French prosecutor asked to probe banks that loaned money to Electrogas

The Daphne Caruana Galizia Foundation and international campaign group Sherpa seek French probe into banks that loaned money to Malta gas power project carried out by Electrogas

Four French banks and an investment fund were part of a consortium that helped Electrogas finance Delimara gas power station and LNG terminal
Four French banks and an investment fund were part of a consortium that helped Electrogas finance Delimara gas power station and LNG terminal

The French prosecutor has been asked to investigate four French banks and an investment fund for complicity in corruption over a loan given to Electrogas.

The complaint is targeted against BNP Paribas, Société Générale, Natixis, CIC and Rivage Investment. It concerns a loan facility granted to Electrogas for the Malta gas power station project.

The complaint was filed by the Daphne Caruana Galizia Foundation and Sherpa, an association with a mission to fight impunity linked to globalisation.

The two NGOs asked the National Financial Prosecutor’s Office in France to open an investigation into money laundering and concealment of stolen goods in connection with a large loan given to Electrogas in November 2017.

The loan was granted a month after the assassination of journalist Daphne Caruana Galizia.  

A few months before the conclusion of the loan, Caruana Galizia had revealed that the power station contract would be tainted by corruption.

She had also received a large cache of leaked emails from the Electrogas servers and was working on them before the assassination.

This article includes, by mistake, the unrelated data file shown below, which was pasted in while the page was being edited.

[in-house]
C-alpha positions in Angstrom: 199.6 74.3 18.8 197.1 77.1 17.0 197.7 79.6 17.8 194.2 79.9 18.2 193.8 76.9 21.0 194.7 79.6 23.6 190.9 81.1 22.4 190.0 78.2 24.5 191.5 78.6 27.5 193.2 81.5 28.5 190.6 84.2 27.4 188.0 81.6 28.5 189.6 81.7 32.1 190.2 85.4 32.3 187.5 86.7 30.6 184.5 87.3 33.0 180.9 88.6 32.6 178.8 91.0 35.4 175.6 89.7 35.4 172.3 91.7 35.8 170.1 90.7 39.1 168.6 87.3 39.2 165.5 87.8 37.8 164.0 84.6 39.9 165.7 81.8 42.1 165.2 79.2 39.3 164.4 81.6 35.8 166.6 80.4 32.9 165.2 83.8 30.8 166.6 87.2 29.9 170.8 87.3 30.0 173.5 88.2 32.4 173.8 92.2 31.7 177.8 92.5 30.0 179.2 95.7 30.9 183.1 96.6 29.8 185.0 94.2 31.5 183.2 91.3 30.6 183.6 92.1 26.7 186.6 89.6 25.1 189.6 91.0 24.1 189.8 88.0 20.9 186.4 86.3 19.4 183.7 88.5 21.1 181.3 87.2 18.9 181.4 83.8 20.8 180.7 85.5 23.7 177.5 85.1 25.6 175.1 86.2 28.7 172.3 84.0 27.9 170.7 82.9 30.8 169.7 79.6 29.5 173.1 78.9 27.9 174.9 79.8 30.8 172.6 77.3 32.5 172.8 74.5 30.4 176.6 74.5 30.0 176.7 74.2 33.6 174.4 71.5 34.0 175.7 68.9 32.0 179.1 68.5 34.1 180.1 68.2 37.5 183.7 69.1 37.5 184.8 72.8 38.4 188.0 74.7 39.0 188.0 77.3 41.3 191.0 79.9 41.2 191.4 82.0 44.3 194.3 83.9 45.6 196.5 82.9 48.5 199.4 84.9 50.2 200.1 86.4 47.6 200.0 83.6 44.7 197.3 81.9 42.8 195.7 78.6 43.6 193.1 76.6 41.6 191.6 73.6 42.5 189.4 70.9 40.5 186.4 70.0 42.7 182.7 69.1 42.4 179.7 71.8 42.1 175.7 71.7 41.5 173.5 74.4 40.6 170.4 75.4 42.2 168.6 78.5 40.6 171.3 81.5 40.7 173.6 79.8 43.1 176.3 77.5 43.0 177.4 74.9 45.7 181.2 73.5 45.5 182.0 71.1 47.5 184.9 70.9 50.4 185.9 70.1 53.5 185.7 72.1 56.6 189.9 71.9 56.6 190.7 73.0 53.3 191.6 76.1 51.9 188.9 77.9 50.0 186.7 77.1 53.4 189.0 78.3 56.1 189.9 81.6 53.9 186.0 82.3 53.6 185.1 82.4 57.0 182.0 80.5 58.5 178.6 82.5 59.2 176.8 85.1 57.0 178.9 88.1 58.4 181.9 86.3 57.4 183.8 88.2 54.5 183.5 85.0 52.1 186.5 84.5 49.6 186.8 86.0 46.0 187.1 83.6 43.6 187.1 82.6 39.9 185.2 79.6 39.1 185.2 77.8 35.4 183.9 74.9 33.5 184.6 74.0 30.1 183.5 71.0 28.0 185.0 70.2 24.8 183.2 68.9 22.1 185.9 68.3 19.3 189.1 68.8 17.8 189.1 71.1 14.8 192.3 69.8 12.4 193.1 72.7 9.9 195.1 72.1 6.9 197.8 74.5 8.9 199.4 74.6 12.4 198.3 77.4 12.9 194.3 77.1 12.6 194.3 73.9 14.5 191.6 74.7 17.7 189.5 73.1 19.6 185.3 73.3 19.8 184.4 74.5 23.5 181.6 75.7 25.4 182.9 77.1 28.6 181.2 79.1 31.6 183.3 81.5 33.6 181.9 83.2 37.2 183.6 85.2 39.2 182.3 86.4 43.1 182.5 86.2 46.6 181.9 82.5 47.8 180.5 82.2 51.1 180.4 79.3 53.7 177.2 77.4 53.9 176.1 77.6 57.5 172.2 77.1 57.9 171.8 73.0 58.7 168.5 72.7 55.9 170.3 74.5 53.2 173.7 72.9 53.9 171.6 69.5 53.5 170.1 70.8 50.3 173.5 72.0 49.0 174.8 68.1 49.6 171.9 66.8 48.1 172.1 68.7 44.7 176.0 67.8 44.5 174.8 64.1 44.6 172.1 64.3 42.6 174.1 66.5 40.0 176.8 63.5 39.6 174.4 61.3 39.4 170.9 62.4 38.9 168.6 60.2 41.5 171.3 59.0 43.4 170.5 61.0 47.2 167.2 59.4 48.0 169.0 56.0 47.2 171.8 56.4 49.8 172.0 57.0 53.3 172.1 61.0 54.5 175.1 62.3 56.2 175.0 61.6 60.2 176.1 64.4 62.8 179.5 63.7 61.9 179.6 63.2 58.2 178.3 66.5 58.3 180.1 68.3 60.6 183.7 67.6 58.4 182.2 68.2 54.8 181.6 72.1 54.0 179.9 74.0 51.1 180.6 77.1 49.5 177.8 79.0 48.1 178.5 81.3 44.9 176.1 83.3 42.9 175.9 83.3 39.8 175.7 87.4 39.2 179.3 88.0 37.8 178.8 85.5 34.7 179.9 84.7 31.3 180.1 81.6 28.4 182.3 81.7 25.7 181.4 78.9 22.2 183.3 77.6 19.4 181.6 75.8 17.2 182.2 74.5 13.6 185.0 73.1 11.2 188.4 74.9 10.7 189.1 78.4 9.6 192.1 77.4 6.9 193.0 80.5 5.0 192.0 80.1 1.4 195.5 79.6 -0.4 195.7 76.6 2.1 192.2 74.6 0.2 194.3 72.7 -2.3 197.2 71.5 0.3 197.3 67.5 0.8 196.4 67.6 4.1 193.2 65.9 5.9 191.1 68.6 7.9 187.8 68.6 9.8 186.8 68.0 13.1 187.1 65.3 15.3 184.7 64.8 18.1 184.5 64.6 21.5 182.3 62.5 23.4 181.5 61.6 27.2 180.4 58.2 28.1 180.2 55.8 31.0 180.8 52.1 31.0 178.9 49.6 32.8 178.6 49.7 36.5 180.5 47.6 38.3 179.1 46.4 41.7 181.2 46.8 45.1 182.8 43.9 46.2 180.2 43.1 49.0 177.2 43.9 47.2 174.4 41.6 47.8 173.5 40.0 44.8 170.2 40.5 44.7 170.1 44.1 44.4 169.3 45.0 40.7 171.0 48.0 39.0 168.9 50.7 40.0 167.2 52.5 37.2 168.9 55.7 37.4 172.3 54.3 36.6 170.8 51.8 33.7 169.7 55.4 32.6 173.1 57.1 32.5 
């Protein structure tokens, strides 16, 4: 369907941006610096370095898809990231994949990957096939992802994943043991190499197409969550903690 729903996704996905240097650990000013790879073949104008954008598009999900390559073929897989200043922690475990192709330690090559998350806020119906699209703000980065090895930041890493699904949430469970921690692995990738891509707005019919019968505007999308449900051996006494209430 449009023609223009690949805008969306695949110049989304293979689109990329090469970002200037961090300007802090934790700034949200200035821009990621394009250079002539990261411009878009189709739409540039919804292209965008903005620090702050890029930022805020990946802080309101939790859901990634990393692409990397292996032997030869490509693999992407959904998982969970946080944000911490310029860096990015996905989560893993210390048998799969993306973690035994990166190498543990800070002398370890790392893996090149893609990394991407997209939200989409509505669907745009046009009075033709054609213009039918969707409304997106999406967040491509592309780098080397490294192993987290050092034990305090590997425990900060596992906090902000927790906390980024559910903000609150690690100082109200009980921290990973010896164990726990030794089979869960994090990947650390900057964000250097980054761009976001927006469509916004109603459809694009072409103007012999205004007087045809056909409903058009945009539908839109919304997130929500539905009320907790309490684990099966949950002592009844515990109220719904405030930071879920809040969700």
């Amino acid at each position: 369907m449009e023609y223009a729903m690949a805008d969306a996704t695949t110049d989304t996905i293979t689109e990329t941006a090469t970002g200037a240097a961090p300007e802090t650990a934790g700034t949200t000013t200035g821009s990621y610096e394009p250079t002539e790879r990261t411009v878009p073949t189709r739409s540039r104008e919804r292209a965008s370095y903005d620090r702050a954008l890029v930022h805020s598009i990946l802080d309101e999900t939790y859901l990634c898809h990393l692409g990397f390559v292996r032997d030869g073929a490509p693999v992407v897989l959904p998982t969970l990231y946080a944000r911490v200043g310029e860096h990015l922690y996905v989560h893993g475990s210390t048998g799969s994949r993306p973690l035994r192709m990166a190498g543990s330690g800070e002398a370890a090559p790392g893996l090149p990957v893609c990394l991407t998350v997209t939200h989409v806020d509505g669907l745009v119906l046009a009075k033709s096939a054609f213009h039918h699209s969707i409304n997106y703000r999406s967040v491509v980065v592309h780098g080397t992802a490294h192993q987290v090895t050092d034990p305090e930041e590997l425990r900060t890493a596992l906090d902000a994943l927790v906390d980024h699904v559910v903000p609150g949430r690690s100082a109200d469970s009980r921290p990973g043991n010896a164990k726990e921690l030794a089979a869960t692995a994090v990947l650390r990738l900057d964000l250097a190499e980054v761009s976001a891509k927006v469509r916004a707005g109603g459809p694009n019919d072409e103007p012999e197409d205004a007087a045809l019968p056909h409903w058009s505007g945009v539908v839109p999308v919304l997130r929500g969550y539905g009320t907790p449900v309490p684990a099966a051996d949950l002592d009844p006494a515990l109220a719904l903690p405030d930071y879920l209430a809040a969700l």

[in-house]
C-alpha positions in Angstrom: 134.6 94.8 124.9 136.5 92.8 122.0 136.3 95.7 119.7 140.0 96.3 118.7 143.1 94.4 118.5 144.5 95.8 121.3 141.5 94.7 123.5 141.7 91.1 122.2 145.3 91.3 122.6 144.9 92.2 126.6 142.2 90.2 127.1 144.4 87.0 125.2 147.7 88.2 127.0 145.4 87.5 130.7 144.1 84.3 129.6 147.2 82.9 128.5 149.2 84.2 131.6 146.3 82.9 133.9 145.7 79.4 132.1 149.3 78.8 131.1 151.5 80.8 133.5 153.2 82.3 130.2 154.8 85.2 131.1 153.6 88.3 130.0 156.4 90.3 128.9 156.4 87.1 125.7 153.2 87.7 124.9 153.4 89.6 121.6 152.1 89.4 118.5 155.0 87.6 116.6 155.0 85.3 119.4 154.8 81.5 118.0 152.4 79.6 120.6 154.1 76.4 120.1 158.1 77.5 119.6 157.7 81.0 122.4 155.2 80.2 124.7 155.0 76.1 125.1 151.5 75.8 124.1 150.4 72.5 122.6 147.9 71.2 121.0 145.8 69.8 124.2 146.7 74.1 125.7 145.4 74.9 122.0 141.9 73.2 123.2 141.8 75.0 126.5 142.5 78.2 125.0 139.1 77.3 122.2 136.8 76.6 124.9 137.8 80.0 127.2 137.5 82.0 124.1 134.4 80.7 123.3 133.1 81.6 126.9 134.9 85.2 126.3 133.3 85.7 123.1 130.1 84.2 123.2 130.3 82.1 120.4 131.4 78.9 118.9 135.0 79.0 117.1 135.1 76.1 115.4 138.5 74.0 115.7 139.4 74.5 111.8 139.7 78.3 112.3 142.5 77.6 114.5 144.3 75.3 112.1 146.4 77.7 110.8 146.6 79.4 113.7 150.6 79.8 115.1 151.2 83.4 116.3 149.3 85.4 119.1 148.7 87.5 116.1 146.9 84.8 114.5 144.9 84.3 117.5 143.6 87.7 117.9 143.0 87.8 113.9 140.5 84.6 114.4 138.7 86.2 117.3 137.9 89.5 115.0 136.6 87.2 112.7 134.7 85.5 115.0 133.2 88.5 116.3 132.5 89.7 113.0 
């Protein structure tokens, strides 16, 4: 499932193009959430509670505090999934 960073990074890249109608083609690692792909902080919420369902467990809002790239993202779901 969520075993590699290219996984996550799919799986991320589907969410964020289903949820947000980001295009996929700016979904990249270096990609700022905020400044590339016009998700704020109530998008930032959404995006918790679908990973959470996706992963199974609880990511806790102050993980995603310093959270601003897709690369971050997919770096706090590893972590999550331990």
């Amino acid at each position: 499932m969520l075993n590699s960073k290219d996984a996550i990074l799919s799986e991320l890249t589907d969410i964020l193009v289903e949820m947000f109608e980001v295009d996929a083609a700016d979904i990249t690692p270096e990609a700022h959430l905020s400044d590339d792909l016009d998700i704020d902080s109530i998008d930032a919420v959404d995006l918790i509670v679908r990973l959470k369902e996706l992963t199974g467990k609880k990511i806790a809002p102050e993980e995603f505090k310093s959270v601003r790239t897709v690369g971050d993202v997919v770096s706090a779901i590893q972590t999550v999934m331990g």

An Electrogas shareholder and director, Yorgen Fenech of the Tumas Group, has been charged with masterminding the Caruana Galizia murder.

After the assassination, a Reuters investigation revealed how Fenech was the owner of 17 Black, a Dubai company that was a target client for the Panama companies belonging to then energy minister Konrad Mizzi and former prime minister Joseph Muscat’s chief of staff, Keith Schembri.

The NGOs said that Fenech had confessed to police that the Electrogas contract was tainted by corruption.

“Despite the existence of these suspicions, despite the assassination of Daphne Caruana Galizia in October 2017 in the course of her investigations about market conditions, the four French banks, through subsidiaries or branches, as well as the portfolio management company, granted a loan to Electrogas Malta Limited in November 2017,” the complaint read.

The organisations accused the French banks of failing to comply with their anti-money laundering obligations by not carrying out proper due diligence on Electrogas.

“In the case of the loan to Electrogas, a simple internet search would have allowed the banks to discover that the company's activity came from corruption. The FinCEN Files, like the Maltese case, demonstrate the ineffectiveness of the banks’ due diligence measures related to the risk of money laundering,” the organisations said.